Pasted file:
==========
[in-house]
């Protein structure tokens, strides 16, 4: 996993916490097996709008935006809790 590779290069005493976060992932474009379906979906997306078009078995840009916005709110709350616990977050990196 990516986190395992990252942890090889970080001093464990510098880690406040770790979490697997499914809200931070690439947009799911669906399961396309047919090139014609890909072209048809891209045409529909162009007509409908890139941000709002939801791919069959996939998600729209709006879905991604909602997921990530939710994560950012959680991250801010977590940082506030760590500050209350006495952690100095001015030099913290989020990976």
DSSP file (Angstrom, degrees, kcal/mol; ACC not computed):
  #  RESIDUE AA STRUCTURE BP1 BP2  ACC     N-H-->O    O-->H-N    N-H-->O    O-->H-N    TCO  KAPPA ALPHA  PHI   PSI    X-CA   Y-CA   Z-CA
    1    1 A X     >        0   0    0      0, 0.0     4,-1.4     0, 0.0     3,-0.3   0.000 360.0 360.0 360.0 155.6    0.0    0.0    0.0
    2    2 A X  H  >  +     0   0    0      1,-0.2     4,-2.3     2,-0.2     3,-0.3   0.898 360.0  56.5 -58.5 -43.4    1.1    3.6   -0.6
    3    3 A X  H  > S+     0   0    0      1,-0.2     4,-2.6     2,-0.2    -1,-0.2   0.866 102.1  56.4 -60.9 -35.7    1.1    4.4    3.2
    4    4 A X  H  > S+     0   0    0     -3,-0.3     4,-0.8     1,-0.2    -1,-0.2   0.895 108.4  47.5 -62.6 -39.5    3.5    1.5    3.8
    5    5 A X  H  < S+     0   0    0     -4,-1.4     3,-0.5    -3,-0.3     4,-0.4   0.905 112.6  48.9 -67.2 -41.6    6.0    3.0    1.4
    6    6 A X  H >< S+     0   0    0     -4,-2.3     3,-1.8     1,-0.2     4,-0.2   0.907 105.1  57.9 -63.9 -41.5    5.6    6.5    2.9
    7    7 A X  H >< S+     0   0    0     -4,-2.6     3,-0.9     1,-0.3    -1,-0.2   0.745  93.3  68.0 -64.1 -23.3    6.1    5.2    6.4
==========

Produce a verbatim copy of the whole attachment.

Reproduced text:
[in-house]
């Protein structure tokens, strides 16, 4: 996993916490097996709008935006809790 590779290069005493976060992932474009379906979906997306078009078995840009916005709110709350616990977050990196 990516986190395992990252942890090889970080001093464990510098880690406040770790979490697997499914809200931070690439947009799911669906399961396309047919090139014609890909072209048809891209045409529909162009007509409908890139941000709002939801791919069959996939998600729209709006879905991604909602997921990530939710994560950012959680991250801010977590940082506030760590500050209350006495952690100095001015030099913290989020990976």
DSSP file (Angstrom, degrees, kcal/mol; ACC not computed):
  #  RESIDUE AA STRUCTURE BP1 BP2  ACC     N-H-->O    O-->H-N    N-H-->O    O-->H-N    TCO  KAPPA ALPHA  PHI   PSI    X-CA   Y-CA   Z-CA
    1    1 A X     >        0   0    0      0, 0.0     4,-1.4     0, 0.0     3,-0.3   0.000 360.0 360.0 360.0 155.6    0.0    0.0    0.0
    2    2 A X  H  >  +     0   0    0      1,-0.2     4,-2.3     2,-0.2     3,-0.3   0.898 360.0  56.5 -58.5 -43.4    1.1    3.6   -0.6
    3    3 A X  H  > S+     0   0    0      1,-0.2     4,-2.6     2,-0.2    -1,-0.2   0.866 102.1  56.4 -60.9 -35.7    1.1    4.4    3.2
    4    4 A X  H  > S+     0   0    0     -3,-0.3     4,-0.8     1,-0.2    -1,-0.2   0.895 108.4  47.5 -62.6 -39.5    3.5    1.5    3.8
    5    5 A X  H  < S+     0   0    0     -4,-1.4     3,-0.5    -3,-0.3     4,-0.4   0.905 112.6  48.9 -67.2 -41.6    6.0    3.0    1.4
    6    6 A X  H >< S+     0   0    0     -4,-2.3     3,-1.8     1,-0.2     4,-0.2   0.907 105.1  57.9 -63.9 -41.5    5.6    6.5    2.9
    7    7 A X  H >< S+     0   0    0     -4,-2.6     3,-0.9     1,-0.3    -1,-0.2   0.745  93.3  68.0 -64.1 -23.3    6.1    5.2    6.4